What Fandom Racism Looks Like: Phone A Friend of Color

Did you know that on Twitter and Tumblr, there’s a thing folks do where they literally tag in another person of color to take over shouting at a person of color talking about race and racism in fandom or media?

Folks will see a fan of color say anything critical of a piece of media or in a particular fandom and if they disagree hard enough or they’re bored and want to start shit, they’ll tag a user they know disagrees publicly on Tumblr or Twitter, effectively turning them into an attack dog in the name of that specific thing.

And friends, I am here to tell you how that’s racist as hell.

I’m going to let y’all know right off the jump that this behavior actually isn’t good for either the fan of color being used as a Social Justice Pokémon or the fan of color who now has to deal with another person of color that will go “I’m [identity] and I don’t think that was racist” – but then accuse them of using their shared ethnicity to gain some kind of clout in fandom. (Even though the Social Justice Pokemon of color actually is doing that!)

It really isn’t a secret, but in case you’re new here, I don’t like fans of color who allow their identity as people of color to be used to shut down criticism of a fandom space they’re in or a piece of media they like. I deeply despise PickMe POC no matter what they’re into.

Whether that’s Black Rey/Kylo fans denying that their fandom is racist to Black people in and out of their fandom or Korean idol fans leaping in to deny that there’s an issue with their fave’s cultural appropriation, I refuse to actually make time for these sorts of fans.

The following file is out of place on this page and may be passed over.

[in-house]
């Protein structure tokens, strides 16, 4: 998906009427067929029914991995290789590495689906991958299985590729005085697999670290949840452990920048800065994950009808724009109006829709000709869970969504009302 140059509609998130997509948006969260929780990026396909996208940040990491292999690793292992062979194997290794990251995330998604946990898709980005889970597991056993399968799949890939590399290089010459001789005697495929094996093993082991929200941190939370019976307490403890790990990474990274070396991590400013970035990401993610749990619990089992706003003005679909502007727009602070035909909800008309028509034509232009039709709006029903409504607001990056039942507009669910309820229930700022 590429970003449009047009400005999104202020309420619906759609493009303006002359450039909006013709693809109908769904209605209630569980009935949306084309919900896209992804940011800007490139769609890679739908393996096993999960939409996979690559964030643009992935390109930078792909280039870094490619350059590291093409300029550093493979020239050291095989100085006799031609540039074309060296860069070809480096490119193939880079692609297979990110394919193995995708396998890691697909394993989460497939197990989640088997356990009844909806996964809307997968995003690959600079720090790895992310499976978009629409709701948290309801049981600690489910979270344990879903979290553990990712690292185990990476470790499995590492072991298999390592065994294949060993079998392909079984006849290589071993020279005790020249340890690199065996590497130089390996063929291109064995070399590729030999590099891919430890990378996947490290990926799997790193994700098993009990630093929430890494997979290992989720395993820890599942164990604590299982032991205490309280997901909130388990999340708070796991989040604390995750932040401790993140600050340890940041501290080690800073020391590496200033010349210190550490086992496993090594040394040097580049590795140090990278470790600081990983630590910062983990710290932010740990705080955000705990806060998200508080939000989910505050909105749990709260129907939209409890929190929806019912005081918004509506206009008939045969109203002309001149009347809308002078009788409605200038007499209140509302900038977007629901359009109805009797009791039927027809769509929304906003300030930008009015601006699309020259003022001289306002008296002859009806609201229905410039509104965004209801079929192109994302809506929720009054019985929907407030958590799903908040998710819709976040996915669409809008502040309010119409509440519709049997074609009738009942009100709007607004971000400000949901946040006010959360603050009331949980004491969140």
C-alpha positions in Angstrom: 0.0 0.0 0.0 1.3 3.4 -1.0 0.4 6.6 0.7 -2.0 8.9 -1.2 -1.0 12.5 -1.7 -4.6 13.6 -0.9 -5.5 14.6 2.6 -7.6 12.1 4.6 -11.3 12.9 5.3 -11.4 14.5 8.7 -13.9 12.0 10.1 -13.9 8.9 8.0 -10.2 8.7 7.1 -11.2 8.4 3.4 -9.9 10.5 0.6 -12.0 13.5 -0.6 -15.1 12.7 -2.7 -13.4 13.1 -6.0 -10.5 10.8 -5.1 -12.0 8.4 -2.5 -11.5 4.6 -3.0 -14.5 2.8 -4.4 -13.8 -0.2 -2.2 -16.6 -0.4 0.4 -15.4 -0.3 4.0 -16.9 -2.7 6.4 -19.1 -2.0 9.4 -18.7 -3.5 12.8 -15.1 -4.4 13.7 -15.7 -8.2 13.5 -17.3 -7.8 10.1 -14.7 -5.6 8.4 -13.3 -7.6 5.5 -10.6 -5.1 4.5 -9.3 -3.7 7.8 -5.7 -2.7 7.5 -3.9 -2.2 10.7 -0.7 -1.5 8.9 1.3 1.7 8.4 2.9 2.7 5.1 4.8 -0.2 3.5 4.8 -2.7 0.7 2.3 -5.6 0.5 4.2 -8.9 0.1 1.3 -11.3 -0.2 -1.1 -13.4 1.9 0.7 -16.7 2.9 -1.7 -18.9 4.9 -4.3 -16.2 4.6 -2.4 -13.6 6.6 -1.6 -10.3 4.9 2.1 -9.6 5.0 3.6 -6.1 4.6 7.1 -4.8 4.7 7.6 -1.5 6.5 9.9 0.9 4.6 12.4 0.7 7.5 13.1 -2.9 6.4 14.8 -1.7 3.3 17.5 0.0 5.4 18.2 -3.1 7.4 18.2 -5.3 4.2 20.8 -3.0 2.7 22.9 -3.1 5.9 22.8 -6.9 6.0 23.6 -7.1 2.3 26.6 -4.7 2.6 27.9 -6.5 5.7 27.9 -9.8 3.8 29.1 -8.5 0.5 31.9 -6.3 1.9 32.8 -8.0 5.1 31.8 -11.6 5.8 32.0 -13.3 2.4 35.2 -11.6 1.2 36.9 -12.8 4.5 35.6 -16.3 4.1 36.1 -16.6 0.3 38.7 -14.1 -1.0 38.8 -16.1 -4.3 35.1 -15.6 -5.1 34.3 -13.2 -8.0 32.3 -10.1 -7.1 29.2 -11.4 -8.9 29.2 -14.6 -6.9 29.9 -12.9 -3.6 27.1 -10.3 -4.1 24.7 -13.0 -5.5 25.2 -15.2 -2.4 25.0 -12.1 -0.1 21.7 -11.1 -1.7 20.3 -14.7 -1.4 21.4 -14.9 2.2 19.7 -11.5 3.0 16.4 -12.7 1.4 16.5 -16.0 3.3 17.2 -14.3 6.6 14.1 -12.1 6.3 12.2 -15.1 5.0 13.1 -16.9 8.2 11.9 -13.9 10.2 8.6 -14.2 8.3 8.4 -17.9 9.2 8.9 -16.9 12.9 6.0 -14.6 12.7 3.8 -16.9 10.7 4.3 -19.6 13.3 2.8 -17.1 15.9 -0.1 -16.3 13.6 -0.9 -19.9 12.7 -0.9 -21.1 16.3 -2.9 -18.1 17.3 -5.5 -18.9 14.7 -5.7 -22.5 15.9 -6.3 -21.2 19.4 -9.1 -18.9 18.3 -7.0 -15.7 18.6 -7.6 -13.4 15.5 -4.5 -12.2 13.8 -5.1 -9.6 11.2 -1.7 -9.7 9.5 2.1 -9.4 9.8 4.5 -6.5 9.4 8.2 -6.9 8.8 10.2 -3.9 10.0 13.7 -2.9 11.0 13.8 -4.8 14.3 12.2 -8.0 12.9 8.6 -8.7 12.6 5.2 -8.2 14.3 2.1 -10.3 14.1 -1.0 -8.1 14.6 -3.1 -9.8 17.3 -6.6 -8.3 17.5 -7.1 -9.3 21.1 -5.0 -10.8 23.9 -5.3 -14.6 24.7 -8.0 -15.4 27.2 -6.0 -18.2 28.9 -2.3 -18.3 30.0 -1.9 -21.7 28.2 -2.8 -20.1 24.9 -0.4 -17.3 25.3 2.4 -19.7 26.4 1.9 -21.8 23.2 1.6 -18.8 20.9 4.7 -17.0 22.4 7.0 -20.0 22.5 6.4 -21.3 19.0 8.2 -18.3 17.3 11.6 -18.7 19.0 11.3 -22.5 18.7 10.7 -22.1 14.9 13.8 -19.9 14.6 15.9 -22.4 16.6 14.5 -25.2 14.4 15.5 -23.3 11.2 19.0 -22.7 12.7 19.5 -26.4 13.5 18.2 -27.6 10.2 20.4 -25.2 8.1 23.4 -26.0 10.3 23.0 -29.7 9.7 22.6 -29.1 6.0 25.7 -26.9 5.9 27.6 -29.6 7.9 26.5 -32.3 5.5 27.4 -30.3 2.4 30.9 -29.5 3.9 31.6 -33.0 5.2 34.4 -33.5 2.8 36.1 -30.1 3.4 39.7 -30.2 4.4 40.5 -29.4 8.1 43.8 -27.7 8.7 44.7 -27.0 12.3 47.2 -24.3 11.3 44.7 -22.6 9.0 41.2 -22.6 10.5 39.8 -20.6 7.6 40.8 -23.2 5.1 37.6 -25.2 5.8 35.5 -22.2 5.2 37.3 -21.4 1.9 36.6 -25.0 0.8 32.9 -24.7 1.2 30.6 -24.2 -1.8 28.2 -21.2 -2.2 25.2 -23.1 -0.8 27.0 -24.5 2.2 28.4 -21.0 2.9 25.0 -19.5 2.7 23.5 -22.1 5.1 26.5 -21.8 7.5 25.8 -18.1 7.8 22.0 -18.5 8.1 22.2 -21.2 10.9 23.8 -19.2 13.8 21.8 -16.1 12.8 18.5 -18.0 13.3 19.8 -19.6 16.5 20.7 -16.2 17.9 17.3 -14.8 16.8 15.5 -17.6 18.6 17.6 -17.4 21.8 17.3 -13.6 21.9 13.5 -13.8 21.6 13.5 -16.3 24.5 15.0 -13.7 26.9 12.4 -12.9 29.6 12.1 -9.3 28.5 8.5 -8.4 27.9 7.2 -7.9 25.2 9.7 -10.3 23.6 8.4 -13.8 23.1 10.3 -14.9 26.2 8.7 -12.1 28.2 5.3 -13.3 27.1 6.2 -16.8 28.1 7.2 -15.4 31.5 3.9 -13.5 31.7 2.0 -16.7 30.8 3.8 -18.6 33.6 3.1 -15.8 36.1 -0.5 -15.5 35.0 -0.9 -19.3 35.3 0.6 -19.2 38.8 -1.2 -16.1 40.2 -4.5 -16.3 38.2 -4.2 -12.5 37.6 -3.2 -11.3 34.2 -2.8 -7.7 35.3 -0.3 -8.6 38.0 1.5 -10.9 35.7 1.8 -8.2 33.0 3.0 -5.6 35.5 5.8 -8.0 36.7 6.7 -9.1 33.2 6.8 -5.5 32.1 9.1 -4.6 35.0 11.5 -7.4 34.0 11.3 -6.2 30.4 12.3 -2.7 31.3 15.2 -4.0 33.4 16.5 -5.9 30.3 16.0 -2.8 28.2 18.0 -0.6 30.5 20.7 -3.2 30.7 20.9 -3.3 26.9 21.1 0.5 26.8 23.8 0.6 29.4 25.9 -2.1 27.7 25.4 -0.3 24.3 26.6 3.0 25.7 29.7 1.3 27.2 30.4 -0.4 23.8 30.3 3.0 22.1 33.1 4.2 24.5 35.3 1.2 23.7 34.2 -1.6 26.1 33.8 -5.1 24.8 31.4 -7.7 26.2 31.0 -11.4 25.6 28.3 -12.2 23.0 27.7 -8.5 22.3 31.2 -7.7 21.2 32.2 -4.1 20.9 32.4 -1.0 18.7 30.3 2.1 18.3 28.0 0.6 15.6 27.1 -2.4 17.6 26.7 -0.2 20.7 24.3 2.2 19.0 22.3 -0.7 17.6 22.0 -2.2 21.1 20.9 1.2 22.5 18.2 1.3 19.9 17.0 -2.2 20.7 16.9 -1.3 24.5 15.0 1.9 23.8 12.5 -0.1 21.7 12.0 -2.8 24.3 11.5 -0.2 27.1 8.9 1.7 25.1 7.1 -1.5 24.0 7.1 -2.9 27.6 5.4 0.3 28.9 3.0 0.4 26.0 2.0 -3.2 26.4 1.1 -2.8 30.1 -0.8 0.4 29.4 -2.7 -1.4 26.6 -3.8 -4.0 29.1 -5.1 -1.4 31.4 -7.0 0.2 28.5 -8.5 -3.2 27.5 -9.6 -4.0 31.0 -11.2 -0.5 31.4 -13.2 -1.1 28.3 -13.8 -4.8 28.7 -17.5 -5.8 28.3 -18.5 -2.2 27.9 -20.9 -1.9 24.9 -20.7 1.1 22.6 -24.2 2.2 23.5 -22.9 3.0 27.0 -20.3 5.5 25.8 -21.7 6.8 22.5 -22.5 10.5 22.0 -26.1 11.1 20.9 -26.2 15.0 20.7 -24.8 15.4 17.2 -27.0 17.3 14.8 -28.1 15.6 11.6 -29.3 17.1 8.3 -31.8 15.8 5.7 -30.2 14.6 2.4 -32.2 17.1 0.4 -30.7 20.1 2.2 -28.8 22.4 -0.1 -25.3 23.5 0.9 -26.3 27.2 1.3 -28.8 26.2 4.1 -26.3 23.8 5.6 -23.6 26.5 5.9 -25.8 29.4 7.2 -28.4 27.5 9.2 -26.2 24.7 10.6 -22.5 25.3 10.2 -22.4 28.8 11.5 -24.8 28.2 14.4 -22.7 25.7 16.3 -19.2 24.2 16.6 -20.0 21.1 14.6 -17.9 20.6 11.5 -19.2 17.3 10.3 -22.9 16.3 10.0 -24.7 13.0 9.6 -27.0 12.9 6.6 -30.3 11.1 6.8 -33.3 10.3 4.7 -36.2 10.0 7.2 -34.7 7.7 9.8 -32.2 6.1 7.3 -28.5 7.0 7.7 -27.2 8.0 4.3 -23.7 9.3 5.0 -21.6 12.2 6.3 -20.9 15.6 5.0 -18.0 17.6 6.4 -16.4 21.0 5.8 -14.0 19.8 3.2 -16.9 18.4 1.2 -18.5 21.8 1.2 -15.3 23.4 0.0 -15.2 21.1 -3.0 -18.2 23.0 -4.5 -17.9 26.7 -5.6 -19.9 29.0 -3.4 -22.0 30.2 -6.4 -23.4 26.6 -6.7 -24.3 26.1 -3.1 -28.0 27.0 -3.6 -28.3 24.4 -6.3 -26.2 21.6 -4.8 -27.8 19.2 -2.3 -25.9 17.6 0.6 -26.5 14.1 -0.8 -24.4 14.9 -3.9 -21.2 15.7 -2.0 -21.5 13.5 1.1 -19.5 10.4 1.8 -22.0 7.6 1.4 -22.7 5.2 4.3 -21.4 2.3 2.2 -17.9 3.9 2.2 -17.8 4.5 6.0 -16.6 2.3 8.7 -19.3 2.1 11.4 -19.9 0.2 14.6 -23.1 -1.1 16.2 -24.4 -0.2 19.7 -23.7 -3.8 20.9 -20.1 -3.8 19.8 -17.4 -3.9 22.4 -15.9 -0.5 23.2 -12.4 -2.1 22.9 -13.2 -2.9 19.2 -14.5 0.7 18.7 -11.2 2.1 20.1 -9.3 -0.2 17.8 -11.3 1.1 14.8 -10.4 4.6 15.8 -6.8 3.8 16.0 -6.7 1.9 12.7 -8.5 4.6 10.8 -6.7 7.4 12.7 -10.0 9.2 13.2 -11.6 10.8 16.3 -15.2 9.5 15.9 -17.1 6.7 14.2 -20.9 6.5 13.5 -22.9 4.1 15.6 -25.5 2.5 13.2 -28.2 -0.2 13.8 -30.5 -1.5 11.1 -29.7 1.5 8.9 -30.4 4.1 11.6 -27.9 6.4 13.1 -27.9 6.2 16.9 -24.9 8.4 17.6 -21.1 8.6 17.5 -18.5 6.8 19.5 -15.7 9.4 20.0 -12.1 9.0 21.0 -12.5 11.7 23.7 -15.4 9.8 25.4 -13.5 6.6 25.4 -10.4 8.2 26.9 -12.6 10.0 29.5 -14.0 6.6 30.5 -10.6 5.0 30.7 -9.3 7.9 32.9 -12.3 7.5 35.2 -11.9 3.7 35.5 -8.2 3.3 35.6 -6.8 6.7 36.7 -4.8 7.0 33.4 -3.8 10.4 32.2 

That being said, these fans still deserve better than the “Phone a Friend of Color” approach.

The “Phone A Friend of Color” approach is racist because it sets up these fans of color to push aside their actual experience in fandom to serve whiteness.

Instead of getting to “just” be a fan vibing in their own space, these fans of color are essentially conscripted to serve as a bouncer to protect white fans’ experiences within fandom. That habit of calling fans of color to “handle” each other creates and continues the expectation that fans of color who literally just want to do their own thing can’t possibly have anything better to do with their time than do battle with a random fan –

You know, like… having fun in fandom?

Tagging your uncritical friends of color in to fight another person of color can’t be fun for them. It can’t be fun to be basically told that your value boils down to how willing you are as a person of color to essentially uphold whiteness in fandom and protect your white co-fans’ feelings.

(Because that’s what you tell people of color when you constantly tap them to go “handle” a loud fan of color that you don’t like because they talk about racism in fandom where you can see.

You tell them that they’re only here to do what you can’t – because white fans have long-since realized that they can’t get away with treating fans of color they dislike in certain ways… but that there’s nothing stopping them from supporting fans of color who do.)


Here’s the thing: fans of color who write and talk about racism already know that there are other people within our communities who disagree with us.

We already know that there are Black Rey/Kylo fans who approve of their fandom’s treatment of John Boyega and who have supported his ongoing harassment. We already know that there are Natives who do not see anything wrong with how Korean celebrities appropriate and mock sacred myths and imagery in their work and on their variety show appearances. We already know that there are undocumented fans of color who see nothing wrong with how immigration narratives in fandom and in media – especially science fiction ones – coopt their experiences for white characters.